more detailed information.
● Gain on distributions of appreciated
property.—Generally, gain (but not loss) is
recognized on a nonliquidating distribution of
appreciated property to the extent that the
property’s fair market value exceeds its
adjusted basis. See section 311 for more
● Gain or loss on distribution of property
in complete liquidation.— Generally, gain or
loss is recognized on property distributed in a
complete liquidation. Treat the property as if
it had been sold at its fair market value. An
exception to this rule applies for liquidations
of certain subsidiaries. See sections 336 and
337 for more information and other
exceptions to the general rules.
● Gains and losses on section 1256
contracts and straddles.—Use Form 6781,
Gains and Losses From Section 1256
Contracts and Straddles, to report these
gains and losses.
● Gain or loss on certain short-term
Federal, state, and municipal obligations.—
Such obligations are treated as capital assets
in determining gain or loss. On any gain
realized, a portion is treated as ordinary
income and the balance as a short-term
capital gain. See section 1271.
● Gain from installment sales.—If the
corporation has a gain this year from the
casual sale of real or personal property (other
than inventory) and is to receive any payment
in a later year, it must use the installment
method (unless it elects not to—see below)
and file Form 6252, Installment Sale Income.
Also use Form 6252 if a payment is received
this year from a sale made in an earlier year
on the installment method.
The corporation may elect out of the
installment method by reporting the full
amount of the gain on a timely filed return
(including extensions).
The installment method may not be used
for sales of stock or securities (or certain
other property described in the regulations)
traded on an established securities market.
See section 453(k).
● Rollover of publicly traded securities
gain into specialized small business
investment companies (SSBICs).—A
corporation that sells publicly traded
securities at a gain may elect under section
1044 to postpone all or part of the gain if the
seller buys stock or a partnership interest in
an SSBIC during the 60-day period that
begins on the date the securities are sold.
An SSBIC is any partnership or corporation
licensed by the Small Business Administration
under section 301(d) of the Small Business
Investment Act of 1958. The corporation must
recognize gain on the sale to the extent the
proceeds from the sale exceed the cost of
the SSBIC stock or partnership interest
purchased during the 60-day period that
began on the date of the sale (and not
previously taken into account). The gain a
corporation may postpone each tax year is
limited to the lesser of (a) $250,000 or
(b) $1 million, reduced by the gain previously
excluded under section 1044. The basis of
the SSBIC stock or partnership interest is
reduced by any postponed gain.
To make the election to postpone gain,
complete line 1 or line 6, whichever applies,
showing the entire gain realized in column (f).
Directly below the line on which the gain is
reported, enter “SSBIC Rollover” in column
(a). Enter the amount of the postponed gain
(in parentheses) in column (f). Also, attach a
schedule showing (a) how you figured the
postponed gain, (b) the name of the SSBIC in
which you purchased common stock or a
partnership interest, (c) the date of that
purchase, and (d) the new basis in that
SSBIC stock or partnership interest.
For more details, see section 1044.
● Gain or loss on an option to buy or sell
property.—See sections 1032 and 1234 for
the rules that apply to a purchaser or grantor
of an option.
● Gain or loss from a short sale of
property.—Report the gain or loss to the
extent that the property used to close the
Printed on recycled paper
short sale is considered a capital asset in the
hands of the taxpayer.
● Gains and losses of foreign corporations
from the disposition of investment in U.S.
real property.—Foreign corporations are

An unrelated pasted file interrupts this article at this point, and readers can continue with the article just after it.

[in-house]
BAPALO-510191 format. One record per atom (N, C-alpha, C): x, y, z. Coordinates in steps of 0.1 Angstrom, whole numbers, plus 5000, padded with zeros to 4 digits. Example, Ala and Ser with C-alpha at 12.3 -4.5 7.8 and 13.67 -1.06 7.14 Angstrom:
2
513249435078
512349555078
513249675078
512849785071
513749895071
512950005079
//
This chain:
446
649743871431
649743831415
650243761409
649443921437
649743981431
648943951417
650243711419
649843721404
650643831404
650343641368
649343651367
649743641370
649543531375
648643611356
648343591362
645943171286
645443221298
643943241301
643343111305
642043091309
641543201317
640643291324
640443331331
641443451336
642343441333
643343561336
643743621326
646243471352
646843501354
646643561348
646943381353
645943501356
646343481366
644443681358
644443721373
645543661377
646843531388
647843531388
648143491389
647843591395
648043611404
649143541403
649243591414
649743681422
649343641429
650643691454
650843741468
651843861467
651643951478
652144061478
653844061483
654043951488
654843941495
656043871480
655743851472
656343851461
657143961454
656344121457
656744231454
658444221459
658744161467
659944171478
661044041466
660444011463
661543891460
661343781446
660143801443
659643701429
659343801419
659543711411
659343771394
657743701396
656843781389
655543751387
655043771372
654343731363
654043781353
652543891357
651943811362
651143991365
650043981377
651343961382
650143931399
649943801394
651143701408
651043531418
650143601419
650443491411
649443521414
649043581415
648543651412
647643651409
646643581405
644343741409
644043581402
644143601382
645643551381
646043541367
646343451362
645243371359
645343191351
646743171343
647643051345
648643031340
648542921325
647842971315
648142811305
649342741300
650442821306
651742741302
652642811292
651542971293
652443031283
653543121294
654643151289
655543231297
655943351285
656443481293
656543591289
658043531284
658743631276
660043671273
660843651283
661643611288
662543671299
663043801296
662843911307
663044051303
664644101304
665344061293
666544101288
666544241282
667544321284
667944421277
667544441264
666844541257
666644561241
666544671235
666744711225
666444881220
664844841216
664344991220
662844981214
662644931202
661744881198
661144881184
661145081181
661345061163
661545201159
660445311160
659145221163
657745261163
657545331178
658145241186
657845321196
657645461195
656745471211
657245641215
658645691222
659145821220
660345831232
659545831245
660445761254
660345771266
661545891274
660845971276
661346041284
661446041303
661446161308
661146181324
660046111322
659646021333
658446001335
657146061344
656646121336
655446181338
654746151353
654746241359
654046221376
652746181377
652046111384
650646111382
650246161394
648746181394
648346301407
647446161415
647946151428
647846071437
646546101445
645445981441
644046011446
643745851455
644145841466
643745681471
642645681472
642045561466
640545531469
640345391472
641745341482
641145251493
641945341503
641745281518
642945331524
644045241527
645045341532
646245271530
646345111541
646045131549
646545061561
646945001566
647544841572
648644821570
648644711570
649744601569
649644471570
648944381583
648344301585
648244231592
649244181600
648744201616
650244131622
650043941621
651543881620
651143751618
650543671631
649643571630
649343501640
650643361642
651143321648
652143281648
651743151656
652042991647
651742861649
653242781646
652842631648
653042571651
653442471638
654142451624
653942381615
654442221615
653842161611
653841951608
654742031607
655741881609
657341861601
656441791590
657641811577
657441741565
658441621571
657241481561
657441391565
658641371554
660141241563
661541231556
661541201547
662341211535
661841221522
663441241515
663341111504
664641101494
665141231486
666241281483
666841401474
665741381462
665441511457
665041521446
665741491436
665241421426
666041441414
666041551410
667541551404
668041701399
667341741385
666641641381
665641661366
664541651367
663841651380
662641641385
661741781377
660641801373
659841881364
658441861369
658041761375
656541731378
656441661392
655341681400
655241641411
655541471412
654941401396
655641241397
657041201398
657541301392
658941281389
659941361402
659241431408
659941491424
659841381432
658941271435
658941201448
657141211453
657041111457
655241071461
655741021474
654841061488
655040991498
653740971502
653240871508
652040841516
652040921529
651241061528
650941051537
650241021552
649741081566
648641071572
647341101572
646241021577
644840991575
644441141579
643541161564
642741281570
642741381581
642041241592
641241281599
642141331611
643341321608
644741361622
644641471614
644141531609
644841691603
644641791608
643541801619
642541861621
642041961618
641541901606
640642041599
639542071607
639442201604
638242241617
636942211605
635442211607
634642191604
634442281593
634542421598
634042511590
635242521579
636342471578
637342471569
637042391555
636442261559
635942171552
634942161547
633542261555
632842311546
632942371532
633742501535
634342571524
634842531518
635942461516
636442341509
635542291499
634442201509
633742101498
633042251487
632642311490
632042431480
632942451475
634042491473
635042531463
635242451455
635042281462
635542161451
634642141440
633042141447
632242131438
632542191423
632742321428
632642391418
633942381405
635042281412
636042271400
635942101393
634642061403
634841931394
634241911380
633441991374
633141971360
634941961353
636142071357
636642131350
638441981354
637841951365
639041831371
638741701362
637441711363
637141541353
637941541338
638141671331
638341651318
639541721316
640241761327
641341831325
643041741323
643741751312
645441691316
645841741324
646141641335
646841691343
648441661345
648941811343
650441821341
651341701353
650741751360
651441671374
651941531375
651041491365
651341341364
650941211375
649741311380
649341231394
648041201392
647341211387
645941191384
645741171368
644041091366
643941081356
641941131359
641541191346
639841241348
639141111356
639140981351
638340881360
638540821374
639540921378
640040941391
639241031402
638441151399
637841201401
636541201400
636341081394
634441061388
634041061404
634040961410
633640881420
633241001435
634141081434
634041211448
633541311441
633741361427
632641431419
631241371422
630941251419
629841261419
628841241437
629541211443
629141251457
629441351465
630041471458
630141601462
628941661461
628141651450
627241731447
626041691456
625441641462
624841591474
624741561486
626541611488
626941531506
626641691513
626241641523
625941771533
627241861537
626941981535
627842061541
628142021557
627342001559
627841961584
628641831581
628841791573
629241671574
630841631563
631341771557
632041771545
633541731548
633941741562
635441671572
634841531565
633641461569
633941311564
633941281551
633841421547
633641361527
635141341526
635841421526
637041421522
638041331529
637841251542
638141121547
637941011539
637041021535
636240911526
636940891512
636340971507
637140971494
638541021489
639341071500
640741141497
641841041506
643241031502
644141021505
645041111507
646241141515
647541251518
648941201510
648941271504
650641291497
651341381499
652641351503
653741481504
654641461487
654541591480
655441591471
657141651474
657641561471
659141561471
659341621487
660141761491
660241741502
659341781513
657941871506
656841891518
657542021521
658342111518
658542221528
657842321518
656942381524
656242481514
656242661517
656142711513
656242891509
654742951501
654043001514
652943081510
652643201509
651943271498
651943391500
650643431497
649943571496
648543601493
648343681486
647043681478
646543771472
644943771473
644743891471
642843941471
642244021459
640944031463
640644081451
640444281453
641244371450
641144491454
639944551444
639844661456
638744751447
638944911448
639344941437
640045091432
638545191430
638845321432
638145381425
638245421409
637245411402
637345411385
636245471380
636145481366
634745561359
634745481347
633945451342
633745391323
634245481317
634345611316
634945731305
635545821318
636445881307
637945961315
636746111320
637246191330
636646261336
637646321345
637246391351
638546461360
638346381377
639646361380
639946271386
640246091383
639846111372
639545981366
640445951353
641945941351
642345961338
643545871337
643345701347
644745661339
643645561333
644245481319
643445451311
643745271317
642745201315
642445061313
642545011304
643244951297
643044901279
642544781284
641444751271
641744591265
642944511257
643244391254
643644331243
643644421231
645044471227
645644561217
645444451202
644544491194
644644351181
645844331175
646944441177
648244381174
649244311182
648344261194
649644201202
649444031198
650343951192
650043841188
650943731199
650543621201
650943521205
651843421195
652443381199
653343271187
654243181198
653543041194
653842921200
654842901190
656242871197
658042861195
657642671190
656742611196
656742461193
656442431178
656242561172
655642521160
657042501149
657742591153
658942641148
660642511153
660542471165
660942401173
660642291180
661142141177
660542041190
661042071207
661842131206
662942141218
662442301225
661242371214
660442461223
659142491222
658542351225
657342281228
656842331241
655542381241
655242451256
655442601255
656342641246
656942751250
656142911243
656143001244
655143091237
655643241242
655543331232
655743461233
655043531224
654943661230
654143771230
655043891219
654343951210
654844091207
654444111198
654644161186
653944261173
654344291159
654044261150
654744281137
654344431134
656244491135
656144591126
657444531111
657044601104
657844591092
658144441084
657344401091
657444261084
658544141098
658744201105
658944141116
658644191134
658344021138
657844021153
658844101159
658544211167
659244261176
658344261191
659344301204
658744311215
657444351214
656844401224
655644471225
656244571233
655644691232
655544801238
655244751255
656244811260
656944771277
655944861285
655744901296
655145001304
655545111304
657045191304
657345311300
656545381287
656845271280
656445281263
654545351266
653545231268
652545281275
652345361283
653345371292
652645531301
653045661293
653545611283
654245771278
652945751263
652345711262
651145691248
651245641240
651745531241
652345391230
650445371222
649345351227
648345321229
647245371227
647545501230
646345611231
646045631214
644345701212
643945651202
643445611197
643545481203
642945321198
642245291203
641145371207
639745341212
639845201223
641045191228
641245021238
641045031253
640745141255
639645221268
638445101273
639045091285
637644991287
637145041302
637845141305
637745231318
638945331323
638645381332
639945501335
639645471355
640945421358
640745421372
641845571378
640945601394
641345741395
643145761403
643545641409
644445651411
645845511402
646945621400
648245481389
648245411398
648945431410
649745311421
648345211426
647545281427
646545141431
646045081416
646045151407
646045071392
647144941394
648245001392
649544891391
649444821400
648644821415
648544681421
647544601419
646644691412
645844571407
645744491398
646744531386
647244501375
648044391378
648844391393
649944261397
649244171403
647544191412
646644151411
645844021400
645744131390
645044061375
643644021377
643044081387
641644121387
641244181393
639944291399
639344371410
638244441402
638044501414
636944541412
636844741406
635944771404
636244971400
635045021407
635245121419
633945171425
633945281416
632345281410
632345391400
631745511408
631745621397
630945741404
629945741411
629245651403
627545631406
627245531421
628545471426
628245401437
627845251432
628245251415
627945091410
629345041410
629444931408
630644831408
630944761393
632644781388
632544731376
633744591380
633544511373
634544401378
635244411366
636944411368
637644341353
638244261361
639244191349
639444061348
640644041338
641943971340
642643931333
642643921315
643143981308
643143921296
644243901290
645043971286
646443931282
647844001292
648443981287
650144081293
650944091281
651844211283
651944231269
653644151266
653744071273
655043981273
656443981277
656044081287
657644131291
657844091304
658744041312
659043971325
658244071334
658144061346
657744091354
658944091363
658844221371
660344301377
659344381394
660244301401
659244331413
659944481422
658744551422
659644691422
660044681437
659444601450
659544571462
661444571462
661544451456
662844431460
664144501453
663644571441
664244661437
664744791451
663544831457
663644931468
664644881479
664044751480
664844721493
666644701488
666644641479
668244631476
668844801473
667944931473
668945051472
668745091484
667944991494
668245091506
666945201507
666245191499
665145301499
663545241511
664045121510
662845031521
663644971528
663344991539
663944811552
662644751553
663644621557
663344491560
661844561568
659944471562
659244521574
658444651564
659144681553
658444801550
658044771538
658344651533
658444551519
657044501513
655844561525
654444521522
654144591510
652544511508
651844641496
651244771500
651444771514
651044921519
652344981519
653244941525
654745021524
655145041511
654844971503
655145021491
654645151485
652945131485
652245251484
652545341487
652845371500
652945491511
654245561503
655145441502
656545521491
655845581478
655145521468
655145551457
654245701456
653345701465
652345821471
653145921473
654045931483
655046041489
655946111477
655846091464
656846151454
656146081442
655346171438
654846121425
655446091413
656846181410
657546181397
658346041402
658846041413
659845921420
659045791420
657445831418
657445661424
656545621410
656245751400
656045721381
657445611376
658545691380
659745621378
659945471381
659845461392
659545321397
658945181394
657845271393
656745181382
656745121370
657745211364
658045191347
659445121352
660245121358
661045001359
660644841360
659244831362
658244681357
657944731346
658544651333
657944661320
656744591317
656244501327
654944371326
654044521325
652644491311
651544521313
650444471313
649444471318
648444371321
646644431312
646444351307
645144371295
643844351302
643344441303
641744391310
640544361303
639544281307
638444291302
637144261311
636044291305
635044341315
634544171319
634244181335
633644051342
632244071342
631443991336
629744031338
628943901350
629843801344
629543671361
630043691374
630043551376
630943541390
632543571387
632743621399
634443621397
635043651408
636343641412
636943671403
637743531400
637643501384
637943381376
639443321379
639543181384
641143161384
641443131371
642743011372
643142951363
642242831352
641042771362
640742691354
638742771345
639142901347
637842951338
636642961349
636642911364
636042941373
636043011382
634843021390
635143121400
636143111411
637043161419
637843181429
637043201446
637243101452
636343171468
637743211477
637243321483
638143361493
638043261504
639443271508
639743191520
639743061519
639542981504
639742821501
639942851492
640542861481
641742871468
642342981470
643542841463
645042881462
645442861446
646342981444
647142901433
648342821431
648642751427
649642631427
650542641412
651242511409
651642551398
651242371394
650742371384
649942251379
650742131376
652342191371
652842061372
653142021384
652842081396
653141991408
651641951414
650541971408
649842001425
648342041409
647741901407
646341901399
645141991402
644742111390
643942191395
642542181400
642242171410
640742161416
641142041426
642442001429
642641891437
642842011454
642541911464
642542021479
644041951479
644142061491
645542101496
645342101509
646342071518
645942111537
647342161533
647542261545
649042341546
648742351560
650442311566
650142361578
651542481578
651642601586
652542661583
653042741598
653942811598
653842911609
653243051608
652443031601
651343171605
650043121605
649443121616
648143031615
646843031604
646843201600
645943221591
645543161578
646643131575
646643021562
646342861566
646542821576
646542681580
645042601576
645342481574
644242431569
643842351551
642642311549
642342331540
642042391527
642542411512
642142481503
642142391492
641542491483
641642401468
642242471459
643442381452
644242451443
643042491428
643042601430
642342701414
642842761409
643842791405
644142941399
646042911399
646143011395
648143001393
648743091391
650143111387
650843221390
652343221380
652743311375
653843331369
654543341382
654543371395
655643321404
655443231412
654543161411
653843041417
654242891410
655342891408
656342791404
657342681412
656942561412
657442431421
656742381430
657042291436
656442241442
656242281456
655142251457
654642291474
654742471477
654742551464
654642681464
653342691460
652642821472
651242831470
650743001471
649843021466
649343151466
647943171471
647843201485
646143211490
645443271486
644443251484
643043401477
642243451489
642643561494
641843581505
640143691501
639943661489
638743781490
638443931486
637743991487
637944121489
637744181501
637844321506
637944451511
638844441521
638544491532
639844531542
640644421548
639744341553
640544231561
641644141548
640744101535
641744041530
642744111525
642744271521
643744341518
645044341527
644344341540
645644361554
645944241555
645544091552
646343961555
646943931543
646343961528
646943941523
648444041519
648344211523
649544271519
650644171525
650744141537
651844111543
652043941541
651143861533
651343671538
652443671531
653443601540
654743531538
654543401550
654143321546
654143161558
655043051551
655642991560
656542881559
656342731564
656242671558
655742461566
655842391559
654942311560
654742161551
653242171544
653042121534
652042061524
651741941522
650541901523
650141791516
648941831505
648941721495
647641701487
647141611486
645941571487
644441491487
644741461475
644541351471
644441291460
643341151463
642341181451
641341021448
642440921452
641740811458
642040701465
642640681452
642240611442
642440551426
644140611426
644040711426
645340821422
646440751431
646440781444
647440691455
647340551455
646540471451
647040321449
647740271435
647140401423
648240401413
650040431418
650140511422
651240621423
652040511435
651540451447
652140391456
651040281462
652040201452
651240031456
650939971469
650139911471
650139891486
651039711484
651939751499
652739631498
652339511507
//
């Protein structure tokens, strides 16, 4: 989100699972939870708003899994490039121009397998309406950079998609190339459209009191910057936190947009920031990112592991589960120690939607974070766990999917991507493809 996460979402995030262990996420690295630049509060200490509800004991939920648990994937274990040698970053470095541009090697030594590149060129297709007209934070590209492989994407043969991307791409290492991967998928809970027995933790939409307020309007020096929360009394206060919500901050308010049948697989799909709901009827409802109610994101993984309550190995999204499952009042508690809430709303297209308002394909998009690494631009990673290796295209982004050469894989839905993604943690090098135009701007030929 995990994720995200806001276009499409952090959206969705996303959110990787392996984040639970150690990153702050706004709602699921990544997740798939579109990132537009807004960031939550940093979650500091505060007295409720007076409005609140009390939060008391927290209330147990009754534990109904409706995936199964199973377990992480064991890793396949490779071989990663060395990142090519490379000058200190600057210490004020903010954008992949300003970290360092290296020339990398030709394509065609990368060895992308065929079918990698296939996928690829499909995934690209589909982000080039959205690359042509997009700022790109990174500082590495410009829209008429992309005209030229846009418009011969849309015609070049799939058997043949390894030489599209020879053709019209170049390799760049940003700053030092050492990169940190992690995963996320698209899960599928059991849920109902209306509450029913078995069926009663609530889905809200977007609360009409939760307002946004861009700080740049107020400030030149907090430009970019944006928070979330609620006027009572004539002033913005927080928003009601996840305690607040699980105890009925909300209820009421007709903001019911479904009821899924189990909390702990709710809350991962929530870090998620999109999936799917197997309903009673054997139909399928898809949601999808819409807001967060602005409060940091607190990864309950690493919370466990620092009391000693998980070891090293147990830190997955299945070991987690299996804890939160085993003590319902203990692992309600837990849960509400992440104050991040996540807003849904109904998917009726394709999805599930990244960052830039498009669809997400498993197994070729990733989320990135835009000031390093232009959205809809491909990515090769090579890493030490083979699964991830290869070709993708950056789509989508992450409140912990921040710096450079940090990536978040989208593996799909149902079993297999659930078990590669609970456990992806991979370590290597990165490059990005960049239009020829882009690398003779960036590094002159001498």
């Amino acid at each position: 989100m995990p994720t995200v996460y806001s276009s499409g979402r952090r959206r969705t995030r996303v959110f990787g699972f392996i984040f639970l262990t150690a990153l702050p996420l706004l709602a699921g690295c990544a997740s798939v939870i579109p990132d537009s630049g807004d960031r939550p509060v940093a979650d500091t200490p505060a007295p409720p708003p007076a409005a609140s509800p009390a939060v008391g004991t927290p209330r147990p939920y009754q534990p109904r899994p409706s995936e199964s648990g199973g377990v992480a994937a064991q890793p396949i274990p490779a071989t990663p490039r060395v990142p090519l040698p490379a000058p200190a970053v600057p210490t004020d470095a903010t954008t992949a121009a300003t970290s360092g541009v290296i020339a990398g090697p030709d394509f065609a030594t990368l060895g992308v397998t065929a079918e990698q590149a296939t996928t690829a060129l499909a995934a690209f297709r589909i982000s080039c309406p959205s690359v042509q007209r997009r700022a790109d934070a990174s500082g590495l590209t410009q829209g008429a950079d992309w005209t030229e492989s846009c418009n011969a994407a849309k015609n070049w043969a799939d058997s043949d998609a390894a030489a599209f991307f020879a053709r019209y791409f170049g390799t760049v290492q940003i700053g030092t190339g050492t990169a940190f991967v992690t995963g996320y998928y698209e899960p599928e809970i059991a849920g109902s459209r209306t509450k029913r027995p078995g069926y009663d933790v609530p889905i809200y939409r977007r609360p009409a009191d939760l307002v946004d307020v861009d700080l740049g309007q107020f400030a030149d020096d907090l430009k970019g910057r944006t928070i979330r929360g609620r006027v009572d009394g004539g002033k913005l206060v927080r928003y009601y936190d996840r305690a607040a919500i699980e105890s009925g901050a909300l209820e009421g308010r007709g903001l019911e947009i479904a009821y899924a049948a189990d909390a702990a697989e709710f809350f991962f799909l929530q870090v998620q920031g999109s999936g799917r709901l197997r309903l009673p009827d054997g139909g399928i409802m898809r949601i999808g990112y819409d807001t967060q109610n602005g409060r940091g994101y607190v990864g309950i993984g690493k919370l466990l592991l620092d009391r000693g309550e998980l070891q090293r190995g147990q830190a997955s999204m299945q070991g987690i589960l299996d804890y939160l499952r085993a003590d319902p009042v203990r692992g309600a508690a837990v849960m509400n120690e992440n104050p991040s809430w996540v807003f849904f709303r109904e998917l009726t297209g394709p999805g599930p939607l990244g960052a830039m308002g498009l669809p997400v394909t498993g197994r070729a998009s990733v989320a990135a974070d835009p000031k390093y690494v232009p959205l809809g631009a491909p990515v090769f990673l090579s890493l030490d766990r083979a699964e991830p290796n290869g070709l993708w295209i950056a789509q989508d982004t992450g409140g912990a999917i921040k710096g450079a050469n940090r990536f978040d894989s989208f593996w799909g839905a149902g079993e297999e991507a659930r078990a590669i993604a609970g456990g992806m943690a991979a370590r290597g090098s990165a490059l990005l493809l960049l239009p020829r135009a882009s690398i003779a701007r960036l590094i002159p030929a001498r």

required to report gains and losses from the
disposition of U.S. real property interests. See
section 897 for details.
● Gains on certain insurance property.—
Form 1120-L filers with gains on property
held on December 31, 1958, and certain
substituted property acquired after 1958
should see section 818(c).
● Loss from the sale or exchange of
capital assets of an insurance company
taxable under section 831.—Under the
provisions of section 834(c)(6), capital losses
of a casualty insurance company are
deductible to the extent that the assets were
sold to meet abnormal insurance losses or to
provide for the payment of dividend and
similar distributions to policyholders.
● Loss from securities that are capital
assets that become worthless during the
year.—Except for securities held by a bank,
treat the loss as a capital loss as of the last
day of the tax year. (See section 582 for the
rules on the treatment of securities held by a
● Disposition of market discount bonds.—
See section 1276 for rules on the disposition
of market discount bonds.
● Capital gain distributions.—Report capital
gain distributions paid by mutual funds as
long-term capital gains on line 6 regardless of
how long the corporation owned stock in the
Specific Instructions
Line 1, column (d).—Enter either the gross
sales price or the net sales price. If the net
sales price is entered, do not increase the
cost or other basis in column (e) by any
expense of sale.
Line 1, column (e).—In determining gain or
loss, the basis of property will generally be its
cost. See section 1012 and the related
regulations. Exceptions to the general rule are
provided in sections in subchapters C, K, O,
and P of the Code. For example, if the
corporation acquired the property by
dividend, liquidation of a corporation, transfer
from a shareholder, reorganization, bequest,
contribution or gift, tax-free exchange,
involuntary conversion, certain asset
acquisitions, or wash sale of stock, see
sections 301 (or 1059), 334, 362 (or 358),
1014, 1015, 1031, 1033, 1060, and 1091,
respectively. Attach an explanation if the
corporation uses a basis other than actual
cash cost of the property.
If the gross sales price is reported in
column (d), increase the cost or other basis
by any expense of sale such as broker’s fees,
commissions, or option premiums before
entering an amount in column (e).
If the corporation is allowed a charitable
contribution deduction because it sold
property in a bargain sale to a charitable
organization, figure the adjusted basis for
determining gain from the sale by dividing the
amount realized by the fair market value and
multiplying that result by the adjusted basis.
See section 852(f) for the treatment of
certain load charges incurred in acquiring
stock in a mutual fund with a reinvestment